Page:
Cliff constantly says you should use the shortest/easiest path to your solution. He just set (and I agree with him mostly) some ground rules on how that should happen. PMVC isolates the model so it isn't ever tied directly to your view (portable models are nice things). But if you want to call directly into the model from your view (thus, tying your view to your model), it's your prerogative. He encourages black-boxing your view components (de-coupling them from your app) for portability, something that helps even with no framework at all.

If you haven’t already seen it, check out the Silicon Valley FUG’s presentation on frameworks.

Sorry if my post sounded heated, I should have previewed what I wrote before I published it. However, I noticed you never directly addressed my brain-size analogy ;)

And yes, frameworks tend to group people. Frameworks are the new religions! (what does that mean if I'm non religious?)

geekglue said...


thanks again for the comment.

Why should you have to recalculate the correct recipe for cement every time you want to build a new house?

We are in agreement here that's why we are talking about frameworks. Really we are just quibbling about the brand of cement we prefer. Portability is obviously a great thing. But I've never had any trouble making the views I expect to re-use portable. At the same time I find I need some very custom window frames that I can't imagine using elsewhere.

Once again I'm ignoring your brain analogy.

Dan Lavender said...

There's some talk on here about not using frameworks at all and just using MVC principles. Yet nobody has really mentioned team development or Extreme Programming here.

Personally, these frameworks are essential if you're doing any modular, rapid agile development in a large team. Sure you can use MVC principles to start off with, but after a while, you'll find yourself rebuilding what Cairngorm or PureMVC have straight out of the box.

Personally I go with PureMVC as, unlike Cairngorm, it is not Flex/Flash specific and therefore knowledge gained with the AS3 version is a valuable asset if you need to do something similar in C# or Java, for example.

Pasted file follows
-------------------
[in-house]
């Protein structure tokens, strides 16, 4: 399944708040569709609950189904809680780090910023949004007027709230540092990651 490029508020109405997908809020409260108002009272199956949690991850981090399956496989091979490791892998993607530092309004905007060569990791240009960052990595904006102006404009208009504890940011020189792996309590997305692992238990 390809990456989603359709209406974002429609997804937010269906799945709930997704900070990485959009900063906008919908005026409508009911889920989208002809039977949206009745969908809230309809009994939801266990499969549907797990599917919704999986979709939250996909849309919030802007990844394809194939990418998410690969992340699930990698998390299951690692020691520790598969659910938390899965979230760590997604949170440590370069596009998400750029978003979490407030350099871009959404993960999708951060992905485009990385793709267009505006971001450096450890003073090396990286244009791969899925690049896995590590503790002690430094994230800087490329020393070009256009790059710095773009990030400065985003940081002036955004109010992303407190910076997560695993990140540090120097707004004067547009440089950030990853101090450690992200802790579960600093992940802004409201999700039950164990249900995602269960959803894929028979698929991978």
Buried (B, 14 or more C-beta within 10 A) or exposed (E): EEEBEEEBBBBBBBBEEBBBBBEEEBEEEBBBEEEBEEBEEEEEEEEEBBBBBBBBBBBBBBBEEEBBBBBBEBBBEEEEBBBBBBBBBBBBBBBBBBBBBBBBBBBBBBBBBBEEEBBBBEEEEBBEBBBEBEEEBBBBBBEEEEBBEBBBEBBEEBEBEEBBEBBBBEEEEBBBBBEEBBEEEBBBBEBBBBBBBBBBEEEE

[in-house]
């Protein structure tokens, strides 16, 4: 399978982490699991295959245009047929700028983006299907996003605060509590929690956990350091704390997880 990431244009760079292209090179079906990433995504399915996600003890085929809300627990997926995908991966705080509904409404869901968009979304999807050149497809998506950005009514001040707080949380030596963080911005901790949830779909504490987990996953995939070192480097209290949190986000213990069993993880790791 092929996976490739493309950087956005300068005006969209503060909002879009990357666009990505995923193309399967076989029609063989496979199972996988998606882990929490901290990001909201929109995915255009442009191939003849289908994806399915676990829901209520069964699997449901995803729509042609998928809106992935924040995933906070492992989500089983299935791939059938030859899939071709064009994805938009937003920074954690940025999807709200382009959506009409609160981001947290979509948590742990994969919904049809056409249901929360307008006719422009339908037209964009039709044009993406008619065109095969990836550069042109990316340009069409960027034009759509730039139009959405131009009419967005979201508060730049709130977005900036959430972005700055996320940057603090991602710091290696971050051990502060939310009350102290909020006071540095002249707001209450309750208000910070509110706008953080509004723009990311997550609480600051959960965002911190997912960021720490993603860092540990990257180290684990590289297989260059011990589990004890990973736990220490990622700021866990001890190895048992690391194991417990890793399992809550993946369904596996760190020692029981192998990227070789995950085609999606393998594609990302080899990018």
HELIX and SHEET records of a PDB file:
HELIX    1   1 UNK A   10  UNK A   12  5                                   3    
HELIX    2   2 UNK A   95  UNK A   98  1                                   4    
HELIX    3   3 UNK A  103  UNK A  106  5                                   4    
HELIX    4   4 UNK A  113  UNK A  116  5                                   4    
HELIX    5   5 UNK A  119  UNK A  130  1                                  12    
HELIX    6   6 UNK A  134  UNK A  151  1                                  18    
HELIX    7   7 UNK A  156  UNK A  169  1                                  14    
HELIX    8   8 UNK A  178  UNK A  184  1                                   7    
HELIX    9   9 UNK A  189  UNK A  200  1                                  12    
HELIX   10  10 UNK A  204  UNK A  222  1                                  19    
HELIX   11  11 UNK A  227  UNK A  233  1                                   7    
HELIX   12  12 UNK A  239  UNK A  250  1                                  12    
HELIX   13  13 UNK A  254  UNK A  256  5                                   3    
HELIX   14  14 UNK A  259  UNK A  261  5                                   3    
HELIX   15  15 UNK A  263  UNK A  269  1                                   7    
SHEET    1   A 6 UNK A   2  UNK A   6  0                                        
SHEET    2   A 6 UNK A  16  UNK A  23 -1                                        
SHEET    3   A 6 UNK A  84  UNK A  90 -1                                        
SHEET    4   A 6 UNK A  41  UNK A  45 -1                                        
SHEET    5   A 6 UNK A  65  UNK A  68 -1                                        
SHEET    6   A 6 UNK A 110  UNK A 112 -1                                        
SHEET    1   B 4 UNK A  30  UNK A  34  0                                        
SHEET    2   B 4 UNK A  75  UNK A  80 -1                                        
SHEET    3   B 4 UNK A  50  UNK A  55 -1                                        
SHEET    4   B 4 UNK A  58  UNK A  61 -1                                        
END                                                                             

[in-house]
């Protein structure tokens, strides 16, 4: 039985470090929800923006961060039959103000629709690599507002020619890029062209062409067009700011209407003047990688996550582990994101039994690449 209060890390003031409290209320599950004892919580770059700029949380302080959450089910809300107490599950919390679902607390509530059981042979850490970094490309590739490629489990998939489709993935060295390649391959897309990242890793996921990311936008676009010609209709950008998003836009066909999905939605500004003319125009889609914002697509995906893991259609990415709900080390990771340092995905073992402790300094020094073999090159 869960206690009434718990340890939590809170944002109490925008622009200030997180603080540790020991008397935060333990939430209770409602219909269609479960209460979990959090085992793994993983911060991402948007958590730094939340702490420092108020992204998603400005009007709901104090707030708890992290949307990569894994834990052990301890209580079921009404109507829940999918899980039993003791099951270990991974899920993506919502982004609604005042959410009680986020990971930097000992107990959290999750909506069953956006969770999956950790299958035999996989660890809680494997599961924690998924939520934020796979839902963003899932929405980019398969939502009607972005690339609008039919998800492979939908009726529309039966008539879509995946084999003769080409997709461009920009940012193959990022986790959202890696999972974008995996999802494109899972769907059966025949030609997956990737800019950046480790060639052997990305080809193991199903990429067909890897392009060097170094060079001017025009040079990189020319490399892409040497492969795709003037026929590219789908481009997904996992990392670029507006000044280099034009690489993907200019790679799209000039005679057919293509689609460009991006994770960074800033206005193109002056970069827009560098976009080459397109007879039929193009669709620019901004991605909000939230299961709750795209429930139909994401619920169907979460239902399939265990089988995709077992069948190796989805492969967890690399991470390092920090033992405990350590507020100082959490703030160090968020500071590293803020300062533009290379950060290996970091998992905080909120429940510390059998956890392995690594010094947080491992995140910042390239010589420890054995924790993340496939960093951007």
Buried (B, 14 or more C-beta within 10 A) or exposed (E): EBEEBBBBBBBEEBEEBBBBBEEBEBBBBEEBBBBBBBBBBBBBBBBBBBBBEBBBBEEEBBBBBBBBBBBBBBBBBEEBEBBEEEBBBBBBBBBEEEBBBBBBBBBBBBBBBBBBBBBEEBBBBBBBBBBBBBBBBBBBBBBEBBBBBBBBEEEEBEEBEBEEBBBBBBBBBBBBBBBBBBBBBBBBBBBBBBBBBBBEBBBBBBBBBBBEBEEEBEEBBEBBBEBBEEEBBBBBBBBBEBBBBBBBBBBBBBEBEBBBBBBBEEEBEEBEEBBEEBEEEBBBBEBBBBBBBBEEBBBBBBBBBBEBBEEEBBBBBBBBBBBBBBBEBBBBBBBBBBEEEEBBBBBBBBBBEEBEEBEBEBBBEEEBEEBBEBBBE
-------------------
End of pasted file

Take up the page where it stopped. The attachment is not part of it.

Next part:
ClarkKent said...

First of all, I question the need to apply the MVC pattern to Flex apps.
MVC is useful in JSP Web apps because it helps to keep Java code out of the JSP file.
Flex does not have that problem.
JSP apps can also benefit from having a central controller to help keep users from accessing pages when they are not logged in.
Flex also does not have this problem.

I have not seen PMVC, but I have taken a look at Cairngorm.
Here are my view of the weaknesses of Cairngorm:

1. Too much code to write: Forces you to write a separate command class to handle each event.
Having both command classes and delegate classes may be redundant.

2. In most cases events pertain to one UI component and affect only that UI component.
But the command pattern used for events disassociates the event handling from the component.
This makes the code harder to understand. This much separation reduces cohesion of the code, which makes the code less object oriented.
OO says that things that pertain to an object and only that object should be combined with that object.

3. The ModelLocator idea pushes the coder to the idea of using global variables.
Sometimes sharing data among components is useful.
But most often a data variable is required by only component and should not be made global.

4. Cairngorm seems to assume that you will do data binding using the {} on global variables of the ModelLocator.
It assumes that you will not want to use ActionScript to assign the data providers.
Why do I say this? Because the command classes are disassociated from the internals of any components.
So, for example, to set the dataProvider of a dataGrid internal to a component, the command class has to
a. Find the component
b. Mess with the internals of the component by fiddling with the dataGrid directly, which requires that the dataGrid
be made public or that a public method be created in the component for the purposes of affecting the dataGrid.